Smart lady

Discussion in 'On the Road' started by KL7AJ, Apr 19, 2018.

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  1. AC0OB

    AC0OB Platinum Subscriber Platinum Subscriber QRZ Page

    Most of the good nurses I have known went through a 3 year program and interned at a hospital.

    My wife did this and I can say she knows more about pharmaceutical effects and patient care than any doctor.

    She later went on to get her B.S. only because she was elevated to a position of management for large ambulatory surgery centers.

  2. N2EY

    N2EY Ham Member QRZ Page

    And when did she do that 3 year program?

    I ask because nursing has changed enormously in the past few decades. What is expected today is much more than what was expected previously.
  3. AC0OB

    AC0OB Platinum Subscriber Platinum Subscriber QRZ Page

    After getting some experience at a Motorola Service Center I decided to get my AAS in electronics. Did that and finally got bored with that. I then decided I wanted to go into medicine.

    Well, I did go to med school and while interning I became dissatisfied with having to come in at crazy hours for some idiot who decided to get drunk and jump on a motorcycle, deliver a baby at 2:00AM for a mother who felt she deserved free medical care, etc., etc.

    I then decided I liked mathematics so I took all the math I could and had planned on teaching. Got bored with that (too much theory - not enough practical applications presented), so I went into engineering for two years. Got bored with that and then majored in Physics, and that was one of the best routes I have taken.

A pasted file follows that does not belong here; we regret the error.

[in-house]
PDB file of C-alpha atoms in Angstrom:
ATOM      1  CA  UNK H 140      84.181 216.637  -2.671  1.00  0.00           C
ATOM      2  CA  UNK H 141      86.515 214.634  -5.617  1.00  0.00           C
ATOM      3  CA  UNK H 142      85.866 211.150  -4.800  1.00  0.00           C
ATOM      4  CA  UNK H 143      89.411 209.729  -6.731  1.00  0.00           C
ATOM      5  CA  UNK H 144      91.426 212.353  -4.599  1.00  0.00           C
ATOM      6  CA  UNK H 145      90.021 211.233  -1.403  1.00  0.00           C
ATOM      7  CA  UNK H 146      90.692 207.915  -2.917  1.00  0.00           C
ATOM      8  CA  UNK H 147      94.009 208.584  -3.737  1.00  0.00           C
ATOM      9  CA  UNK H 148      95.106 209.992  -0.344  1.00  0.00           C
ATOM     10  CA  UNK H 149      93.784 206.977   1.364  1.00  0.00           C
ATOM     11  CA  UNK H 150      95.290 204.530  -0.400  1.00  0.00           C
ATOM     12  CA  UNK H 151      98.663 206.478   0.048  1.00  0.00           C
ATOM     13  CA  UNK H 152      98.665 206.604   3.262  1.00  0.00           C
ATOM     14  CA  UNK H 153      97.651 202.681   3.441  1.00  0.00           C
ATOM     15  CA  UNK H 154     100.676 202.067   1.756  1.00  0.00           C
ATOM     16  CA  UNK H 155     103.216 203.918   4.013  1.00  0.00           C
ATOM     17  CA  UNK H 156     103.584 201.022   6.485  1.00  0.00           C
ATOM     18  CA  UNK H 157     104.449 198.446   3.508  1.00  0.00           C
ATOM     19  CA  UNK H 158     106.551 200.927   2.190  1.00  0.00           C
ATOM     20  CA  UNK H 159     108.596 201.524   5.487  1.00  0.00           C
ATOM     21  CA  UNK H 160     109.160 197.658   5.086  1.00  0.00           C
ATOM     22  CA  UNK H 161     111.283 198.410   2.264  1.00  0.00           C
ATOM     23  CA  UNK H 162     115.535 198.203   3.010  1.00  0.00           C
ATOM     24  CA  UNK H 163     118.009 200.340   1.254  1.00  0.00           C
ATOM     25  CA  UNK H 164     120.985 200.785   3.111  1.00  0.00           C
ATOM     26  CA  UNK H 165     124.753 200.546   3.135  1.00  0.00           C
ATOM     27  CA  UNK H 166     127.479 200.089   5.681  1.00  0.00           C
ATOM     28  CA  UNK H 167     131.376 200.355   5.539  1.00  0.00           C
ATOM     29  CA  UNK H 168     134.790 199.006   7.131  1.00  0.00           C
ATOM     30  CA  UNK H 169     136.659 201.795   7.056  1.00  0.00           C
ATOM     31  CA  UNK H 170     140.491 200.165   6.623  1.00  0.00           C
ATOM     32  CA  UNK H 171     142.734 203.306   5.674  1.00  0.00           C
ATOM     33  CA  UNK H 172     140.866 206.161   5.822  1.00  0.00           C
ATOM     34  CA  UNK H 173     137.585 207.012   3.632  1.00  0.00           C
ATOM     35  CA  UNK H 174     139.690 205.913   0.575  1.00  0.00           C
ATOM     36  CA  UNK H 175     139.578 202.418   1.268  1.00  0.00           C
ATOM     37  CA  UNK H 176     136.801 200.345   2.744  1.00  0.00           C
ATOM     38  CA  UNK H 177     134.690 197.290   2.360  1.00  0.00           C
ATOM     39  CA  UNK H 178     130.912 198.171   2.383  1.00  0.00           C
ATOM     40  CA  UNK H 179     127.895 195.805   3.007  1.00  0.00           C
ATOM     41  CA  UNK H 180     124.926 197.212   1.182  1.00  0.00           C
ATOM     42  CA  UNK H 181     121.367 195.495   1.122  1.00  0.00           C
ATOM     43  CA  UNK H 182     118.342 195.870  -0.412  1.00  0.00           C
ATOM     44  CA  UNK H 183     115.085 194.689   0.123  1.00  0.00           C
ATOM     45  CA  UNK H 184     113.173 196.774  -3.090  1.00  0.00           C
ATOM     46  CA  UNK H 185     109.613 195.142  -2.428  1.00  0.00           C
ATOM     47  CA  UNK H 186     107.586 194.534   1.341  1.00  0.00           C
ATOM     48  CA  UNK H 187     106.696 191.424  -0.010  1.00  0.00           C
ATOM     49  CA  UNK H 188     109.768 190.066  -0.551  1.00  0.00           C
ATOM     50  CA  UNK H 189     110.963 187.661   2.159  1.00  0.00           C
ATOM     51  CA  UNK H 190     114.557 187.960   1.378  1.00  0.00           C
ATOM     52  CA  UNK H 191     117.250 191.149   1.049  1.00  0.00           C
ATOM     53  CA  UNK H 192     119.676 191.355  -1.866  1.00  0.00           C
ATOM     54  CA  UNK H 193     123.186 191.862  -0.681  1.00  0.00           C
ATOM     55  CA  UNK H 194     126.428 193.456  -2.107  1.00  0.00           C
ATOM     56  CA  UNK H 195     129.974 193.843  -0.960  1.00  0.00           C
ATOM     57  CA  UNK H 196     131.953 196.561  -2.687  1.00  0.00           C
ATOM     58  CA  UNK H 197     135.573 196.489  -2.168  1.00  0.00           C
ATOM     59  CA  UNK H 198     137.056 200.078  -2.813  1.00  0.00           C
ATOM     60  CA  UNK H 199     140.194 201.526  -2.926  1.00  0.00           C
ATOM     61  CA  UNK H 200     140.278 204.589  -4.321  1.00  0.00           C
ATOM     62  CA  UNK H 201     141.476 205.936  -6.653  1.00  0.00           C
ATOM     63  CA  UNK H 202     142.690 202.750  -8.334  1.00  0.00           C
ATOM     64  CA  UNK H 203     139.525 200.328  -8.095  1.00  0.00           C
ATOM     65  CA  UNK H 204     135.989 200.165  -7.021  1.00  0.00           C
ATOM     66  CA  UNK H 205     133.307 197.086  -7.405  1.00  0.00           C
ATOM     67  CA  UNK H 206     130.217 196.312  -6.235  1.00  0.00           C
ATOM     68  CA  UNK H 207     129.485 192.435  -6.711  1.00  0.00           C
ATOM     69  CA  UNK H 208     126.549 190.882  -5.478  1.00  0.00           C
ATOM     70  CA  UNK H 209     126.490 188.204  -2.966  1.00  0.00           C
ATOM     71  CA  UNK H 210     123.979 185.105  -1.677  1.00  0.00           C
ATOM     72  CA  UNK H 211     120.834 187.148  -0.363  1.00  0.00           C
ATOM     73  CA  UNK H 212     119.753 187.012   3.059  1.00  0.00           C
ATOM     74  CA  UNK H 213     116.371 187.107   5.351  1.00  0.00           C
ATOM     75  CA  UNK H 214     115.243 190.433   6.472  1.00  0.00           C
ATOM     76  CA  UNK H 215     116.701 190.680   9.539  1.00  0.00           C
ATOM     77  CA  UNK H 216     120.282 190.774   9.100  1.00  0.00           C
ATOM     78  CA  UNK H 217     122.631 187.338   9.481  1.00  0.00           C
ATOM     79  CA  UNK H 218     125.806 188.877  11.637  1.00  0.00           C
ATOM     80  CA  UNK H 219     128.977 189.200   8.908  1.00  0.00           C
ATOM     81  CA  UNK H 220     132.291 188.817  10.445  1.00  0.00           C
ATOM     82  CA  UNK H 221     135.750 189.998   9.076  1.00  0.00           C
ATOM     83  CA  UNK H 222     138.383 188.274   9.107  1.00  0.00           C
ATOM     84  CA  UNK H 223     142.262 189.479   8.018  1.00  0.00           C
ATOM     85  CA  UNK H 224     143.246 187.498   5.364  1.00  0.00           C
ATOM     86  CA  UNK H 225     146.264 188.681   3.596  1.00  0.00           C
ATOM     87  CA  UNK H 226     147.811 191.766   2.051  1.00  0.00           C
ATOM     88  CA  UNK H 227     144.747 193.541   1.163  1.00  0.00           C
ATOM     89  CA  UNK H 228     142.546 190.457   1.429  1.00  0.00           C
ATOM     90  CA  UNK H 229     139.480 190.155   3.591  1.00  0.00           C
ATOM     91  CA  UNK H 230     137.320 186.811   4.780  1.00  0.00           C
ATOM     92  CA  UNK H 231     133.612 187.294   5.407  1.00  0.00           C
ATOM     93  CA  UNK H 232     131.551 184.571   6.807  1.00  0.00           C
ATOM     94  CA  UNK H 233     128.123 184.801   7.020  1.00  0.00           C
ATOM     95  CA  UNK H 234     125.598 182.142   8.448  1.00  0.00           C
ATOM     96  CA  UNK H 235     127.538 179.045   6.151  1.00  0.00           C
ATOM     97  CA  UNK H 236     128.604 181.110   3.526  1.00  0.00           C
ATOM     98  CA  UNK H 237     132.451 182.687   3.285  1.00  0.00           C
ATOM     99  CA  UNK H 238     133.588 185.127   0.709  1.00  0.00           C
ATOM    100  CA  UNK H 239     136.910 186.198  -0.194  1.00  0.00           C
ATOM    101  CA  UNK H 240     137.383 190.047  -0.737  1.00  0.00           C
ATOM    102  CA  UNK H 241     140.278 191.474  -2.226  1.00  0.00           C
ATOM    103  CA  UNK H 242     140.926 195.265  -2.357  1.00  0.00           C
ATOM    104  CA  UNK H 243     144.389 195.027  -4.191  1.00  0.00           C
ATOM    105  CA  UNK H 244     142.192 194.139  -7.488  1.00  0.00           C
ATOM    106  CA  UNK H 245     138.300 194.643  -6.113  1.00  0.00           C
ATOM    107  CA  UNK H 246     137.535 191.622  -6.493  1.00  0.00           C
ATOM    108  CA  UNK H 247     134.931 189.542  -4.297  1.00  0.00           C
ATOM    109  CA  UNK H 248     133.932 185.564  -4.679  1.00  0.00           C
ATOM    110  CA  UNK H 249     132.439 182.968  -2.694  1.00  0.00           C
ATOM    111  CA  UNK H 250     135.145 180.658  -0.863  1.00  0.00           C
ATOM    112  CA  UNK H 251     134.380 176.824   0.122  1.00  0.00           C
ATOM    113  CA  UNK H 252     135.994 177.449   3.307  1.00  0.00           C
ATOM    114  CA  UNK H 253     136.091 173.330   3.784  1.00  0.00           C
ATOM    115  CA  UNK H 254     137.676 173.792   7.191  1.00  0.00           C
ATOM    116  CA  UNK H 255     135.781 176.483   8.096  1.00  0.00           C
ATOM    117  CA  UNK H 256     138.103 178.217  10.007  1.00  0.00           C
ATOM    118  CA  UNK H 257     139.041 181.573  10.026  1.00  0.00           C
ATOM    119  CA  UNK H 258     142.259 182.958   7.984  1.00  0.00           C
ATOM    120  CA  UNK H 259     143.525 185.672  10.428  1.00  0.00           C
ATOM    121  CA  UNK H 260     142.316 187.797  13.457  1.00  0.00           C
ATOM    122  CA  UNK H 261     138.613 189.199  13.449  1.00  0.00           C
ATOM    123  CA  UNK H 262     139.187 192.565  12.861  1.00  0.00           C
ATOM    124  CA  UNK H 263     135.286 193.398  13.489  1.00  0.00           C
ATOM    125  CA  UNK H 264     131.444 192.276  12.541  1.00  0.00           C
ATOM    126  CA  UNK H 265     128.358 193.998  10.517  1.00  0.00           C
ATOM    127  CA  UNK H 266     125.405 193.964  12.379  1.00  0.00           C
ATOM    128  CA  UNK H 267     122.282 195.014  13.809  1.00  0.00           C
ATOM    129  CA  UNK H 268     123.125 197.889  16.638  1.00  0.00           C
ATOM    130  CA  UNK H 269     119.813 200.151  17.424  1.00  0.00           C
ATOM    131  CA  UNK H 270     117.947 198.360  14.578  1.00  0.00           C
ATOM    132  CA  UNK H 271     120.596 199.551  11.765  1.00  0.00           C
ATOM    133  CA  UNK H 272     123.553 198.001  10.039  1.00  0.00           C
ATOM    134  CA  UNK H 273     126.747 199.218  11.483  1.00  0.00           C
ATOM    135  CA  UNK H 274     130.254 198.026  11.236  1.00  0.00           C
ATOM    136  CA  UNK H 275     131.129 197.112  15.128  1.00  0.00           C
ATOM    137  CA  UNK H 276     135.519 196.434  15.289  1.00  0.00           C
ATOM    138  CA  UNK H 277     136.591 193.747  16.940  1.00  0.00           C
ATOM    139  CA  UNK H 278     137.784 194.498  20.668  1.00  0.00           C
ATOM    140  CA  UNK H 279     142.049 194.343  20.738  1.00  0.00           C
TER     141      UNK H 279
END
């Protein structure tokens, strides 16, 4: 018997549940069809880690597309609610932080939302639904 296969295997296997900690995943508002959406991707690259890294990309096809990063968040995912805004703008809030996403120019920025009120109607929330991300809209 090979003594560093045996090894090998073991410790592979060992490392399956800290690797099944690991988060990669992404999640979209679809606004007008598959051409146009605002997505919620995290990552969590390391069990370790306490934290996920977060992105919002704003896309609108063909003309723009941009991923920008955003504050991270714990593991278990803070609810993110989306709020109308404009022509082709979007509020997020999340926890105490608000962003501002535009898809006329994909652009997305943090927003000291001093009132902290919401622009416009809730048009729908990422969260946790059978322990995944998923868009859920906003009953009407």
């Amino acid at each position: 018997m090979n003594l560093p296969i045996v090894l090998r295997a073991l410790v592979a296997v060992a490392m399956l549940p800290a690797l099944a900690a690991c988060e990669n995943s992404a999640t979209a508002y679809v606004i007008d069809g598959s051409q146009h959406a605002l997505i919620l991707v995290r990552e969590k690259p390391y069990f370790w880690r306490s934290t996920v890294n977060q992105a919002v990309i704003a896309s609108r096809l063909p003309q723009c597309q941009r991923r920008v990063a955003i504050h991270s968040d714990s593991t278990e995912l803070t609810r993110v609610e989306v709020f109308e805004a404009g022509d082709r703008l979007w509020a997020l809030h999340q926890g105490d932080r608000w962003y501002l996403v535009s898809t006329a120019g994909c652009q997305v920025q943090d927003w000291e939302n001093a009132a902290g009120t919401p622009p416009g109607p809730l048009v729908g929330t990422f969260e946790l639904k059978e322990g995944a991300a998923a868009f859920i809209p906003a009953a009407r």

Later, the company I was working with decided we should all get advanced Aerospace Science and Engineering Degrees. Did that (company paid) and became an industry Scientist/Engineer, depending on what the company needed.

    So, I am retired now from industry but still teach at various local Universities and enjoy Amateur radio.

    I guess I was one of those people who couldn't decide what he wanted to be when he didn't grow up. :D

    So don't be afraid to work in industry and don't be afraid to change Majors/Directions in your life. :cool:


  4. AC0OB

    AC0OB Platinum Subscriber Platinum Subscriber QRZ Page

    She did that route a number of years ago.

    Most of the local colleges and Universities around here offer the three year program in Nursing, but some nurses go on to one more year to get a B.S. behind their names.

    Here is the problem in today's Nursing environment as I see it:

    Patient care is or should be the number one priority. Courses in human anatomy, physiology, pharmacology, anesthesiology, post-operative pain management, etc., are necessary and required. A three year curriculum will do that.

    The remainder of the BS nursing curriculum involves Hippa and other government regulations, management of medical staff, etc. I know because many of my students in Physics classes are nursing students.

    So yes, things have changed in Nursing and a B.S. can be advantageous for your future career path, but Patient Care is still the number one priority.

  5. W0KDT

    W0KDT Ham Member QRZ Page

    Wow. You live in quite a different world than I do.

    In my life I have worked with a Nobel prize winner, rocket scientists (Jet Propulsion Lab), many PhDs, and a full spectrum of lower wage, non-college, people as tenants (landlord about 20 years) and as CEO of a small manufacturing company. I think I've met and worked with a pretty good cross-section of Americans.